The third IPM biennial conference on combinatorics and computing (IPMCCC 2019) will be held on April 16-18, 2019. The conference is organized by the Combinatorics and Computing Group of IPM . The purpose of the IPMCCC is to bring together researchers interested in all areas of Combinatorics and Theoretical Computer Science, to discuss the latest developments and findings in their areas, take stock of what remains to be done and explore different visions for setting the direction for future work. The conference celebrates the 80th birthday of G.B. Khosrovshahi one of the forefathers of IPM and combinatorics in Iran.

Geodesic Spanners for Points on a Polyhedral Terrain

Abstract: Let $S$ be a set of $n$ points on a polyhedral terrain $T$ in $R^3$, and let $\epsilon>0$ be a fixed constant. We prove that $S$ admits a $(2+\epsilon)$-spanner with $O(n\log n)$ edges with respect to the geodesic distance. This is the first spanner with constant spanning ratio and a near-linear number of edges for points on a terrain. On our way to this result, we prove that any set of $n$ weighted points in $R^d$ admits an additively weighted $(2+\epsilon)$-spanner with $O(n)$ edges; this improves the previously best known bound on the spanning ratio (which was $5+\epsilon$), and almost matches the lower bound.

Abstract: Let $S$ be a set of $n$ points on a polyhedral terrain $T$ in $R^3$, and let $\epsilon>0$ be a fixed constant. We prove that $S$ admits a $(2+\epsilon)$-spanner with $O(n\log n)$ edges with respect to the geodesic distance. This is the first spanner with constant spanning ratio and a near-linear number of edges for points on a terrain. On our way to this result, we prove that any set of $n$ weighted points in $R^d$ admits an additively weighted $(2+\epsilon)$-spanner with $O(n)$ edges; this improves the previously best known bound on the spanning ratio (which was $5+\epsilon$), and almost matches the lower bound.

Applications of the Combinatorial Nullstellensatz

Abstract: The Combinatorial Nullstellensatz is a theorem of Alon from the late '90. (But it appeared before in several articles of Alon and co-authors.) It generalizes to multivariate polynomials the fact that a (univariate) polynomial of degree $d$ cannot have $d+1$ roots. This result has been called "combinatorial" because it has been used in a large range of combinatorial fields to produce new (short) proofs of known results and many generalizations.

In this presentation, I would like to introduce this marvelous theorem and give an overview of the applications, not restraining myself to additive combinatorics, where I am more involved.

Abstract: The Combinatorial Nullstellensatz is a theorem of Alon from the late '90. (But it appeared before in several articles of Alon and co-authors.) It generalizes to multivariate polynomials the fact that a (univariate) polynomial of degree $d$ cannot have $d+1$ roots. This result has been called "combinatorial" because it has been used in a large range of combinatorial fields to produce new (short) proofs of known results and many generalizations.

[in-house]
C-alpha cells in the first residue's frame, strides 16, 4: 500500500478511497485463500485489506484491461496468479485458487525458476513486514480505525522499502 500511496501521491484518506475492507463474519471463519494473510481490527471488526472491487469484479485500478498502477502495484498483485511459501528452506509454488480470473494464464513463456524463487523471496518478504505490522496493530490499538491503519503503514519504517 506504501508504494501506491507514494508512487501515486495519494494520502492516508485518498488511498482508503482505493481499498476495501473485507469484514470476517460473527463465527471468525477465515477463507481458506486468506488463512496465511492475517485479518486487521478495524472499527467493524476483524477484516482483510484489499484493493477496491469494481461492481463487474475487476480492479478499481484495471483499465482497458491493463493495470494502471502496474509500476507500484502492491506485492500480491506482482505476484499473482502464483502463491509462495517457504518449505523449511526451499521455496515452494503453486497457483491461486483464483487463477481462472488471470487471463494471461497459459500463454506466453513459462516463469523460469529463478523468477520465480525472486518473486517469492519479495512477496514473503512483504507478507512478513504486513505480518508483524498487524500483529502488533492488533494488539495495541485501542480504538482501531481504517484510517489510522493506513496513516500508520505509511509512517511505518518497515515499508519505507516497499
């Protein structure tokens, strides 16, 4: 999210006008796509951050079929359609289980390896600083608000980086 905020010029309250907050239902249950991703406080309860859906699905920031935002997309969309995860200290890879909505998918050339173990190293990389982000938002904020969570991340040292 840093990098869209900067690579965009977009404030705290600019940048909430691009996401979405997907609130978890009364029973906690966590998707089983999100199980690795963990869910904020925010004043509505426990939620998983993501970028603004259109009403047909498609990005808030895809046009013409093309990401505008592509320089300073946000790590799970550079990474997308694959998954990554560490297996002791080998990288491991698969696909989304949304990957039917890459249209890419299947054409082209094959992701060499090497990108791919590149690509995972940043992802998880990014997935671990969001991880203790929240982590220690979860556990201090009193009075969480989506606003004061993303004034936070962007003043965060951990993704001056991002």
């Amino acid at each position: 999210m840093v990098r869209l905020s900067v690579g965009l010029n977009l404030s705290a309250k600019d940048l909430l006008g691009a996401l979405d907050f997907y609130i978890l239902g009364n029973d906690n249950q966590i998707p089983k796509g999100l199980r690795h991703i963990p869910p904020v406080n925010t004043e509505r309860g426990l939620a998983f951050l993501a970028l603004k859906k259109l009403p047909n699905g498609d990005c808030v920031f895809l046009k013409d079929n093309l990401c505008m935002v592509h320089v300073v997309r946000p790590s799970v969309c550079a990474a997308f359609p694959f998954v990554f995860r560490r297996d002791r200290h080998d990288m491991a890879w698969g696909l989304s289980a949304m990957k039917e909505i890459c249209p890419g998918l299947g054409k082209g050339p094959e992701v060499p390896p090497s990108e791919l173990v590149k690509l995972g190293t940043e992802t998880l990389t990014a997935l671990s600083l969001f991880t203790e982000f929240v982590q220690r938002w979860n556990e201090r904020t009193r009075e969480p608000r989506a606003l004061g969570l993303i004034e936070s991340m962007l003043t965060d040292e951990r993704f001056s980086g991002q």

In this presentation, I would like to introduce this marvelous theorem and give an overview of the applications, not restraining myself to additive combinatorics, where I am more involved.

Which Graph Properties are Characterized by the Spectrum?

Abstract: Spectral graph theory deals with the relation between the structure of a graph and the eigenvalues (spectrum) of an associated matrix, such as the adjacency matrix $A$ and the Laplacian matrix $L$. Many results in spectral graph theory give necessary condition for certain graph properties in terms of the spectrum of $A$ or $L$. Typical examples are spectral bounds for characteristic numbers of a graph, such as the independence number, the chromatic number, and the isoperimetric number. Another type of relations are characterization. These are conditions in terms of the spectrum of $A$ or $L$, which are necessary and sufficient for certain graph properties. Two famous examples are: (i) a graph is bipartite if and only if the spectrum of $A$ is invariant under multiplication by $-1$, and (ii) the number of connected components of a graph is equal to the multiplicity of the eigenvalue $0$ of $L$. In this talk we will survey graph properties that admit such a spectral characterization.

Abstract: Spectral graph theory deals with the relation between the structure of a graph and the eigenvalues (spectrum) of an associated matrix, such as the adjacency matrix $A$ and the Laplacian matrix $L$. Many results in spectral graph theory give necessary condition for certain graph properties in terms of the spectrum of $A$ or $L$. Typical examples are spectral bounds for characteristic numbers of a graph, such as the independence number, the chromatic number, and the isoperimetric number. Another type of relations are characterization. These are conditions in terms of the spectrum of $A$ or $L$, which are necessary and sufficient for certain graph properties. Two famous examples are: (i) a graph is bipartite if and only if the spectrum of $A$ is invariant under multiplication by $-1$, and (ii) the number of connected components of a graph is equal to the multiplicity of the eigenvalue $0$ of $L$. In this talk we will survey graph properties that admit such a spectral characterization.

Weak Reconstruction of Edge-Deleted Cartesian Products